Hills residents concerned about spoiling food, cell phone charging in outages | News

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Residents of Portola Valley and Woodside who were to be affected by the PG&E power shutoffs were mostly concerned about food spoiling in warming refrigerators and freezers and keeping their cell phones and other electronics powered up.

But other factors also came into play, such as making sure vehicles were parked outside if there is no way to open garage doors manually.

Power was scheduled to be cut off in both communities at noon today. (Portola Valley issued a bulletin at around 3:40 this afternoon, stating that PG&E has notified officials that the power cutoff has been postponed until this evening.)

Woodside resident Hans Luemers said he planned to stay home because he was worried about hazardous conditions on the roads if traffic lights were out.

Luemers also planned to keep his refrigerator door closed since that would keep the food cold for several hours. He said he had a small backup generator that he planned to use to keep the freezer cold.

“Eventually I will take stuff out of the refrigerator, and put it in an ice chest if the power goes off for a long time,” he said.

PG&E has said that some customers could be without power for five days because all power lines have to be inspected and declared safe before the electricity can be turned back on.

Not all residents planned to stay and wait it out if their power went out.

Barbara Wood, who lives on Woodside Road, said she and her husband were going to stay with an aunt in Los Altos until they got the all-clear from PG&E.

Although she has a battery-powered cell phone charger, Wood said she was particularly concerned that reception from cell phone towers might be affected if there was no electricity.

“We plan to stick it out today, but we would feel much safer sleeping somewhere else,” Wood said. “The communications problem is very frightening.”

Kit Colman, an administration assistant at Woodside Village Church, was at work as usual Wednesday morning.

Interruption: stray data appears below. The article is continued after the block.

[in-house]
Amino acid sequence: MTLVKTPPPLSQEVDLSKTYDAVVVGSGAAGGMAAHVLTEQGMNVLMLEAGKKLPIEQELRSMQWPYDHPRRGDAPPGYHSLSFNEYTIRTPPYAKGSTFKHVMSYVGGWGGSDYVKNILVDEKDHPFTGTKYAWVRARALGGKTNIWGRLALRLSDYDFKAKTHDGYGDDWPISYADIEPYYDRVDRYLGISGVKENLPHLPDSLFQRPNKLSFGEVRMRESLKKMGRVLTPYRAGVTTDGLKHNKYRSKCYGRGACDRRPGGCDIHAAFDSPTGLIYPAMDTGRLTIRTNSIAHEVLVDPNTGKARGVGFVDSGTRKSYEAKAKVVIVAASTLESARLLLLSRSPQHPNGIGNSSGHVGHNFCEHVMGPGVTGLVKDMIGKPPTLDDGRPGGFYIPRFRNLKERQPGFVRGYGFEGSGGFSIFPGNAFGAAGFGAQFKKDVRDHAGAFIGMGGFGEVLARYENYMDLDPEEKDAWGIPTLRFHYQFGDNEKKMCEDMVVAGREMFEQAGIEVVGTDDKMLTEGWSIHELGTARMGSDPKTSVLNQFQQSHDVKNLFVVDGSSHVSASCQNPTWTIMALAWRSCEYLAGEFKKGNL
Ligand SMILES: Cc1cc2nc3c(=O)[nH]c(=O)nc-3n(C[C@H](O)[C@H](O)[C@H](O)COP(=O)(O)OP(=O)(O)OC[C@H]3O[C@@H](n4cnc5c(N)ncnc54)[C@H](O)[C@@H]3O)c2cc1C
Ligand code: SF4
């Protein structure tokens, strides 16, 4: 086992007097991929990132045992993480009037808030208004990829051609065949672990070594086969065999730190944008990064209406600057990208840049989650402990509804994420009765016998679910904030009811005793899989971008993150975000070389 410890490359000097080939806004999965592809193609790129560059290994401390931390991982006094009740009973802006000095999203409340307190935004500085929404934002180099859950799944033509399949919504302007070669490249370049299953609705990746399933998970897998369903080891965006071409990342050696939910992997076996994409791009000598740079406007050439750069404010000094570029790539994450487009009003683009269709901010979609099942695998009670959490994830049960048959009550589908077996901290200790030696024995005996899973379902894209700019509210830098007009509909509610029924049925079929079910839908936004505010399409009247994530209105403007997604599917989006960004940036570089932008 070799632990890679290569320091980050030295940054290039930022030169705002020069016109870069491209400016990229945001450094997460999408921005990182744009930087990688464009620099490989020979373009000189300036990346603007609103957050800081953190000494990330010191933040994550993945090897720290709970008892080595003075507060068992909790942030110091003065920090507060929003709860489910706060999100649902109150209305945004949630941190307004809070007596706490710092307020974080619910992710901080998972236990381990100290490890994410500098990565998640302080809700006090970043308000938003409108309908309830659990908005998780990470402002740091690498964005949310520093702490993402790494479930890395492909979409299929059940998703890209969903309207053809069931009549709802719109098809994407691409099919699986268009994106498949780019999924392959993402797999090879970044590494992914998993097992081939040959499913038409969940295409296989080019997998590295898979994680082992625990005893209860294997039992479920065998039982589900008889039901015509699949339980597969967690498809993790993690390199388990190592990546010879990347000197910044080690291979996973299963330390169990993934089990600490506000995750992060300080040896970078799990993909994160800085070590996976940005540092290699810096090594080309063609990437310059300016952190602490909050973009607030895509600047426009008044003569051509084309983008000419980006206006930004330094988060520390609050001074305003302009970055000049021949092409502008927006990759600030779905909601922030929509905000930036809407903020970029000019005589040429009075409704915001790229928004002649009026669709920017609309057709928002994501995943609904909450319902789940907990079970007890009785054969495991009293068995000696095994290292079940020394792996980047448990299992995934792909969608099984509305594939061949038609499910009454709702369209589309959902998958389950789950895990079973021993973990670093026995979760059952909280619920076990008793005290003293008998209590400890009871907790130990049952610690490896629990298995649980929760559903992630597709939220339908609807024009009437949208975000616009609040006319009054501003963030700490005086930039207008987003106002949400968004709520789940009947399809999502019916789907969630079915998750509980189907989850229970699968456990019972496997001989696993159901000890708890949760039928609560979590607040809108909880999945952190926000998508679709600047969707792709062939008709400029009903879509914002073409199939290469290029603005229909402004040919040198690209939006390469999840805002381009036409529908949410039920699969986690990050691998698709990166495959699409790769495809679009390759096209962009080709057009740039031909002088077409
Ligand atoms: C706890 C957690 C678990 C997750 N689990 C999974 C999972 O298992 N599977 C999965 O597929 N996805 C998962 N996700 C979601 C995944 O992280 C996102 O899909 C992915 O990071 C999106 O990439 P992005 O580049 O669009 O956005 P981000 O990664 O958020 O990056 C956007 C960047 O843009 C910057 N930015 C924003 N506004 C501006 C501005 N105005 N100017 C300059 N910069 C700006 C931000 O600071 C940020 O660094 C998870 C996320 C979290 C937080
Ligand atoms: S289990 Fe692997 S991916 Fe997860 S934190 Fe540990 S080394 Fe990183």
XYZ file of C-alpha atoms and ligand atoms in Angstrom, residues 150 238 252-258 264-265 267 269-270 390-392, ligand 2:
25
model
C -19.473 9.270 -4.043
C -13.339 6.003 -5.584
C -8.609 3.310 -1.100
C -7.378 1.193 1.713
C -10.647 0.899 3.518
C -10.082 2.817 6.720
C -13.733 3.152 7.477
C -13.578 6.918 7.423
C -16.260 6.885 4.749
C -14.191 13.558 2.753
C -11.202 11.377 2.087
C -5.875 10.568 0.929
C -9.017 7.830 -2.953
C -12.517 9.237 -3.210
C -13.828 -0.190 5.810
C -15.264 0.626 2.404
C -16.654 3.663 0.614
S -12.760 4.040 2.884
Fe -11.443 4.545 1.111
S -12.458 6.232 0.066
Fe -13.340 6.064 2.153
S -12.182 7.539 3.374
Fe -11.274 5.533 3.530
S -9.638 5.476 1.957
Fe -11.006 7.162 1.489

Colman said her big concern was making sure her 92-year-old mother, who lives near her home on Old La Honda Road, was taken care of.

“A couple of neighbors checked in with us who have gas stoves, so we can go over there to cook something for dinner,” Colman said.

The main concern at the church was keeping the Village Hub, a community coffee shop, open and running to give people another place to hang out, she said.

“The refrigeration is an issue, and we’re making arrangements to preserve as much (of perishable items) as we can,” Colman said.

Maggie Mah, who lives near Canada Road in Woodside, planned to attend a seminar in Half Moon Bay Wednesday morning, but changed her mind when she heard about the power shutoff.

“If there was an emergency, I didn’t want to be over the hill,” she said. “I checked the PG&E website and it said that my address wasn’t going to be affected, but you can’t always be sure.”

Jerry Anderson, who lives near Skyline Boulevard in Woodside, has a propane-powered generator that he can rely on to run his house for about a week before he would need a refill.

“If people don’t have generators, maybe an event like this will push them into installing one now,” Anderson said. “The power goes off for a couple of seconds and then comes back on when the generator kicks in.”

Roberts Market, the upscale grocery store in Woodside, has backup generators that can power the check stands and lighting in case of a power shutoffs, according to store manager Parker Scott.

The generators are hooked up to a gas line so they can keep operating, he said.

“Most of our frozen foods last a long time in the cases, but we’ll have to throw things out if the outages last a real long time,” Scott said.

Portola Valley resident Danna Breen said that the power in her neighborhood near the intersection of Alpine and Portola roads was still on at 3:40 p.m. but the latest she heard was that PG&E was due to shut it off at 8 p.m. The winds that had been predicted hadn’t materialized, she said.

“The people that I’ve talked to are feeling a little bit inconvenienced,” Breen said. “Nobody seems to know what the weather is going to be like.”

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